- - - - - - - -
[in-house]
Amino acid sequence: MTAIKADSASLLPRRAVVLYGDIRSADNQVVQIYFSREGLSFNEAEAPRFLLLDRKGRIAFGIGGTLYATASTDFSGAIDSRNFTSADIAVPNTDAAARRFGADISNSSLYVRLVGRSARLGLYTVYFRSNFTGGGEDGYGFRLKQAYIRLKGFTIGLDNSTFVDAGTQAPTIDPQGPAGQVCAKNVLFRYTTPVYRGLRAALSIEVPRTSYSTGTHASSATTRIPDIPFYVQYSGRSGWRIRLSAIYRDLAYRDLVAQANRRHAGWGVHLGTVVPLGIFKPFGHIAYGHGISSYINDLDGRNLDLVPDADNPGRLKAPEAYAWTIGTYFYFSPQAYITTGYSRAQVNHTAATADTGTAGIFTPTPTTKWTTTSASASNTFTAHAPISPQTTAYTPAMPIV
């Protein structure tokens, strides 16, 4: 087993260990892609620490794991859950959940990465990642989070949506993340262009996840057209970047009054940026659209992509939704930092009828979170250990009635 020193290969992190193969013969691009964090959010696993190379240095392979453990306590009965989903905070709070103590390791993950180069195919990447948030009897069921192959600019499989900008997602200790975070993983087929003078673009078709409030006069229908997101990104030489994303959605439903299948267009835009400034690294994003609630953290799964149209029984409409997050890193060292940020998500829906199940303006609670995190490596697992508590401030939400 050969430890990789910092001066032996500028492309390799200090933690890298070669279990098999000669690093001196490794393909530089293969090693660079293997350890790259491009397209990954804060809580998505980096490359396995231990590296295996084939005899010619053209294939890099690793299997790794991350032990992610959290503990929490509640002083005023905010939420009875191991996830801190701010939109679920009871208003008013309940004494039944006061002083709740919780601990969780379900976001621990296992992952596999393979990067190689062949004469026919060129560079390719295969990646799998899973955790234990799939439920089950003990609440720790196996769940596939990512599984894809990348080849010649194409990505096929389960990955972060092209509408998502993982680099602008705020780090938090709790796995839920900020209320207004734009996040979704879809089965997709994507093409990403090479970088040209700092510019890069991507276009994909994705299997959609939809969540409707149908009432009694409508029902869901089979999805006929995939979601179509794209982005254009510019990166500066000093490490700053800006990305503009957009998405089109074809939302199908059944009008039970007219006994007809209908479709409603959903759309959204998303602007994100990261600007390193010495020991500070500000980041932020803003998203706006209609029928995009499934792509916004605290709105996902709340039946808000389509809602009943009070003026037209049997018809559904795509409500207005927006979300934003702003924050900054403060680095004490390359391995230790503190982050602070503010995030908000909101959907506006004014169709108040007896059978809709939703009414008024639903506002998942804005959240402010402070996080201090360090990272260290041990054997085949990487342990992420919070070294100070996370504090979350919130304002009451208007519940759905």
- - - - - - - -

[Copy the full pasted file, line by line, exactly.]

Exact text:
[in-house]
Amino acid sequence: MTAIKADSASLLPRRAVVLYGDIRSADNQVVQIYFSREGLSFNEAEAPRFLLLDRKGRIAFGIGGTLYATASTDFSGAIDSRNFTSADIAVPNTDAAARRFGADISNSSLYVRLVGRSARLGLYTVYFRSNFTGGGEDGYGFRLKQAYIRLKGFTIGLDNSTFVDAGTQAPTIDPQGPAGQVCAKNVLFRYTTPVYRGLRAALSIEVPRTSYSTGTHASSATTRIPDIPFYVQYSGRSGWRIRLSAIYRDLAYRDLVAQANRRHAGWGVHLGTVVPLGIFKPFGHIAYGHGISSYINDLDGRNLDLVPDADNPGRLKAPEAYAWTIGTYFYFSPQAYITTGYSRAQVNHTAATADTGTAGIFTPTPTTKWTTTSASASNTFTAHAPISPQTTAYTPAMPIV
């Protein structure tokens, strides 16, 4: 087993260990892609620490794991859950959940990465990642989070949506993340262009996840057209970047009054940026659209992509939704930092009828979170250990009635 020193290969992190193969013969691009964090959010696993190379240095392979453990306590009965989903905070709070103590390791993950180069195919990447948030009897069921192959600019499989900008997602200790975070993983087929003078673009078709409030006069229908997101990104030489994303959605439903299948267009835009400034690294994003609630953290799964149209029984409409997050890193060292940020998500829906199940303006609670995190490596697992508590401030939400 050969430890990789910092001066032996500028492309390799200090933690890298070669279990098999000669690093001196490794393909530089293969090693660079293997350890790259491009397209990954804060809580998505980096490359396995231990590296295996084939005899010619053209294939890099690793299997790794991350032990992610959290503990929490509640002083005023905010939420009875191991996830801190701010939109679920009871208003008013309940004494039944006061002083709740919780601990969780379900976001621990296992992952596999393979990067190689062949004469026919060129560079390719295969990646799998899973955790234990799939439920089950003990609440720790196996769940596939990512599984894809990348080849010649194409990505096929389960990955972060092209509408998502993982680099602008705020780090938090709790796995839920900020209320207004734009996040979704879809089965997709994507093409990403090479970088040209700092510019890069991507276009994909994705299997959609939809969540409707149908009432009694409508029902869901089979999805006929995939979601179509794209982005254009510019990166500066000093490490700053800006990305503009957009998405089109074809939302199908059944009008039970007219006994007809209908479709409603959903759309959204998303602007994100990261600007390193010495020991500070500000980041932020803003998203706006209609029928995009499934792509916004605290709105996902709340039946808000389509809602009943009070003026037209049997018809559904795509409500207005927006979300934003702003924050900054403060680095004490390359391995230790503190982050602070503010995030908000909101959907506006004014169709108040007896059978809709939703009414008024639903506002998942804005959240402010402070996080201090360090990272260290041990054997085949990487342990992420919070070294100070996370504090979350919130304002009451208007519940759905």